Ruth Wisse—a professor of Yiddish at Harvard and the author of Nextbook Press’s Jews and Power—gave a special commencement address last week to the 13 Jewish cadets who graduated this year from West Point. It’s well worth your time.
Speaking to the college grads, she recalled her own doctoral dissertation, titled, “The Schlemiel as Modern Hero.” The schlemiel—the quintessential bumbling Yiddish everyman (who, as Marissa Brostoff observed, continues to find new incarnations)—is, Wisse notes, “a man so naïve that he doesn’t understand the premise of the fight into which he has been conscripted.”
Hence the following joke: During World War I, an officer announces to his troops, “The moment has come! We’re going to charge the enemy. It’ll be man against man in hand-to-hand combat.”
A Jewish solider responds: “Please, sir. Show me my man! Maybe I can come to an understanding with him.”
“We now know,” Wisse continues,
what happened to the people who created those jokes. They were slaughtered in the millions. What we call the Holocaust targeted precisely the population that created schlemiel comedy. We learned from that episode that sweetness was no laughing matter and that joking—which momentarily releases tension—offered no defense against real belligerents. The schlemiel who initially made us laugh also taught us to raise our guard.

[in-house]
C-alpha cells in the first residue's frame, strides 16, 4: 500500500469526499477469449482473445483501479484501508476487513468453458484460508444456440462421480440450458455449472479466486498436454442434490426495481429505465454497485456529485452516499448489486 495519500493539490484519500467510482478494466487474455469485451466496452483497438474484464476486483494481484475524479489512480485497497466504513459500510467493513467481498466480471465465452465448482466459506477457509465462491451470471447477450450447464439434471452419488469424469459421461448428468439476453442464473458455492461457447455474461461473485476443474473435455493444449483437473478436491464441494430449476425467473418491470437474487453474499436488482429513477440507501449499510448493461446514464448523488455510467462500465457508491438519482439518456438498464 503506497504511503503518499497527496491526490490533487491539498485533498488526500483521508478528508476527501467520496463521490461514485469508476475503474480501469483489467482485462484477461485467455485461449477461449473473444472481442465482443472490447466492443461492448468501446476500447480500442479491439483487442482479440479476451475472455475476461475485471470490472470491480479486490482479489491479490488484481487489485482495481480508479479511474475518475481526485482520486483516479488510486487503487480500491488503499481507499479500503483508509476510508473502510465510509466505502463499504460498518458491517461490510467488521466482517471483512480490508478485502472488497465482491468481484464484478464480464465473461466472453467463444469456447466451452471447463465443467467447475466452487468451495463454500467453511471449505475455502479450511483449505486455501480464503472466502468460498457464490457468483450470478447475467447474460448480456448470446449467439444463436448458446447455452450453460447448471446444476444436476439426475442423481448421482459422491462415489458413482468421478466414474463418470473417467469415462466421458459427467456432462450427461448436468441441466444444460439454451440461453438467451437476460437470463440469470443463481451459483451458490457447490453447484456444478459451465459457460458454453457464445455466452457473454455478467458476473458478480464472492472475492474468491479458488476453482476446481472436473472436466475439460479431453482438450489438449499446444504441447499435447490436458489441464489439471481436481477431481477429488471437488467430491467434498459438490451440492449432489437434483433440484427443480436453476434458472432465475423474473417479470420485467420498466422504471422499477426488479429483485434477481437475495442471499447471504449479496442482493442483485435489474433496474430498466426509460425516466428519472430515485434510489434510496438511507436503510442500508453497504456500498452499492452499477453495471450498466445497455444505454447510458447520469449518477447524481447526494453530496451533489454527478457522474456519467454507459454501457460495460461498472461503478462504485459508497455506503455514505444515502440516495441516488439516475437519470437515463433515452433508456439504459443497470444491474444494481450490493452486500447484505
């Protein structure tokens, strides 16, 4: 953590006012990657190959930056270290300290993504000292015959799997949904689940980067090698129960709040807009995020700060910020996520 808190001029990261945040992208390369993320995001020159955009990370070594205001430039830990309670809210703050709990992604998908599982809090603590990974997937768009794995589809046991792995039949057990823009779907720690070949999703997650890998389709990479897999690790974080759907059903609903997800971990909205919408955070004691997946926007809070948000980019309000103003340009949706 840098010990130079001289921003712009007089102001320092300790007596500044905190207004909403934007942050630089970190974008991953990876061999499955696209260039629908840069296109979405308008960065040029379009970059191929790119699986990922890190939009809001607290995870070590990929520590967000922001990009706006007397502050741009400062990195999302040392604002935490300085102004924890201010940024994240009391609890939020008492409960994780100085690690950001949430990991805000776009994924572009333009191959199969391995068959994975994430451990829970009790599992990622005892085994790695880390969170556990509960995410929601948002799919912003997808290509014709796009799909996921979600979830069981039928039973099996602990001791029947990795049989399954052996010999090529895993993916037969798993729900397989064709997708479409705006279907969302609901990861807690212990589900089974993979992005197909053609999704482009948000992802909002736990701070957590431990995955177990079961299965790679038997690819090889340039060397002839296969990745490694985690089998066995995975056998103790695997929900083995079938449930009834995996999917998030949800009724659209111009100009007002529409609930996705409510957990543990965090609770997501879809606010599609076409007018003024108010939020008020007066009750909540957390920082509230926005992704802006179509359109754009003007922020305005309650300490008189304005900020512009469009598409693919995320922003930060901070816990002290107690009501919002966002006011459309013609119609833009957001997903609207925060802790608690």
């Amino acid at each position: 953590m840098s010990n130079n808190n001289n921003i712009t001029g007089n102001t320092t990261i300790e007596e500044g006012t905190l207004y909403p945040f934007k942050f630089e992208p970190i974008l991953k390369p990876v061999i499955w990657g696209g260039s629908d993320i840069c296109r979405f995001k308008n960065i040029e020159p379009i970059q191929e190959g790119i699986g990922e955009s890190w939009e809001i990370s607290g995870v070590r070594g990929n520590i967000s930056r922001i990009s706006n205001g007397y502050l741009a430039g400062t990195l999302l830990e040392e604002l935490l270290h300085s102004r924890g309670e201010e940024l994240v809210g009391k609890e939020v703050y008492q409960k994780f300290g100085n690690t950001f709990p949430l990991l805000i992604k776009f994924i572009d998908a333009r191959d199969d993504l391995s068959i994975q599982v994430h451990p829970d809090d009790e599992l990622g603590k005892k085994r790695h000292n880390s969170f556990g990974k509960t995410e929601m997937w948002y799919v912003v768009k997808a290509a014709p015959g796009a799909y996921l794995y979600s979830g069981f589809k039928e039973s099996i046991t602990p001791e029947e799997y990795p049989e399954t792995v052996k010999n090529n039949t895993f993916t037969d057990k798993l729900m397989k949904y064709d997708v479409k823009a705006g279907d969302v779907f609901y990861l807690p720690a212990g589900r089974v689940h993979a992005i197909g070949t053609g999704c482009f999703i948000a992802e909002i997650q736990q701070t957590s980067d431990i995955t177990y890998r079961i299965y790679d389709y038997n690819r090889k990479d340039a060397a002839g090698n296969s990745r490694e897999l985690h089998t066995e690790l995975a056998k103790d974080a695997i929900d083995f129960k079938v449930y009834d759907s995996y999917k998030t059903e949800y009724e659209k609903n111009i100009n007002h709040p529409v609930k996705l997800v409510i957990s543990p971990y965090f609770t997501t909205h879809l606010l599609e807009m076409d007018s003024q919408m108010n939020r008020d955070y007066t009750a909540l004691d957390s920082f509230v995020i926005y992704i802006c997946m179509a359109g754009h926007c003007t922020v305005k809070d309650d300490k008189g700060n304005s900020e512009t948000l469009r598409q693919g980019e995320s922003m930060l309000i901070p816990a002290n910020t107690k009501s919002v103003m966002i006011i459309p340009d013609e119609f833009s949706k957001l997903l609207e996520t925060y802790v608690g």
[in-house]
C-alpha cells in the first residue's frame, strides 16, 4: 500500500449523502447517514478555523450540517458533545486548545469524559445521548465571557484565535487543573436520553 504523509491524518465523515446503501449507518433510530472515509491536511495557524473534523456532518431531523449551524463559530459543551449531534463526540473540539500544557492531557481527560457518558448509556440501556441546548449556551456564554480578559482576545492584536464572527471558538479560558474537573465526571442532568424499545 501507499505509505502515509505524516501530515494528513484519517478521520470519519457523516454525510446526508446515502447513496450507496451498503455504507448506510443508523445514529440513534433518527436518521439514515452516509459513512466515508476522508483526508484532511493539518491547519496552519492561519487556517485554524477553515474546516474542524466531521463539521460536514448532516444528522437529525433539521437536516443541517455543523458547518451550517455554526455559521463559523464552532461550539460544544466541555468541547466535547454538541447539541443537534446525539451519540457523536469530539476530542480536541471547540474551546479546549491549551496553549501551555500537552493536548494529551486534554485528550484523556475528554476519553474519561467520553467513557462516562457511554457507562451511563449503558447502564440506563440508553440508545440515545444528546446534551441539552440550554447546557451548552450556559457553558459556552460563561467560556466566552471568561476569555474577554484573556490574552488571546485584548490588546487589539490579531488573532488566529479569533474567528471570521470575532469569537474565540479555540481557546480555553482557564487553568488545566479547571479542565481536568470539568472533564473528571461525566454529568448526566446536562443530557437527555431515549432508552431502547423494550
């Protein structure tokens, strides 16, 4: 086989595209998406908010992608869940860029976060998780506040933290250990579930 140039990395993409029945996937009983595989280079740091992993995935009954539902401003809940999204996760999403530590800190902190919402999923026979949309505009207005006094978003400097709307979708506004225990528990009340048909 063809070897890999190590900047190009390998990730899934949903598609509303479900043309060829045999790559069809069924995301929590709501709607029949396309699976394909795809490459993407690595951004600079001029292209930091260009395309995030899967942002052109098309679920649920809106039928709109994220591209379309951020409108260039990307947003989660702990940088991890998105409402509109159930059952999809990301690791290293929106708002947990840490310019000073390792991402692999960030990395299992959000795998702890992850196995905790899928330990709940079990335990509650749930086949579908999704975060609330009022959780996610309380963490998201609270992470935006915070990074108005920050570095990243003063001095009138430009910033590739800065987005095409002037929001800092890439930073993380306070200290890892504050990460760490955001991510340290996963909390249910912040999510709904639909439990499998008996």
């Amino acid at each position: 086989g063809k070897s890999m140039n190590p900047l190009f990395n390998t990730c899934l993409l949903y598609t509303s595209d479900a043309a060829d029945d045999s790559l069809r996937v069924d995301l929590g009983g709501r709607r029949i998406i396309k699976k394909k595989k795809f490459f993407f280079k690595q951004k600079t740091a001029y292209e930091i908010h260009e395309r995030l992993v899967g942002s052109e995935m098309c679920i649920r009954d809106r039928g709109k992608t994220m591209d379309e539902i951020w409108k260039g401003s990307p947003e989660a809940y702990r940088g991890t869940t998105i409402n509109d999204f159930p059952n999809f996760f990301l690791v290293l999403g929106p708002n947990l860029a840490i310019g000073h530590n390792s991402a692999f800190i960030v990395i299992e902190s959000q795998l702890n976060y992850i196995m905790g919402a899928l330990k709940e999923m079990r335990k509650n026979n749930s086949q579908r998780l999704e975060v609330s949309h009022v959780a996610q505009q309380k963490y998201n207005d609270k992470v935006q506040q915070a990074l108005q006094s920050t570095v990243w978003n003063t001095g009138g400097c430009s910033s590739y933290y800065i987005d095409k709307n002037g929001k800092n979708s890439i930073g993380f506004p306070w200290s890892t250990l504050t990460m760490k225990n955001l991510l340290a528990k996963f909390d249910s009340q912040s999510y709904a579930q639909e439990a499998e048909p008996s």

Her point? “In this season of convocation, we your relatives, friends, and well-wishers honor you who have trained for the armed forces, acting on the knowledge that radical innocence is no match for radical evil.”
Marc Tracy is a staff writer at The New Republic, and was previously a staff writer at Tablet. He tweets @marcatracy.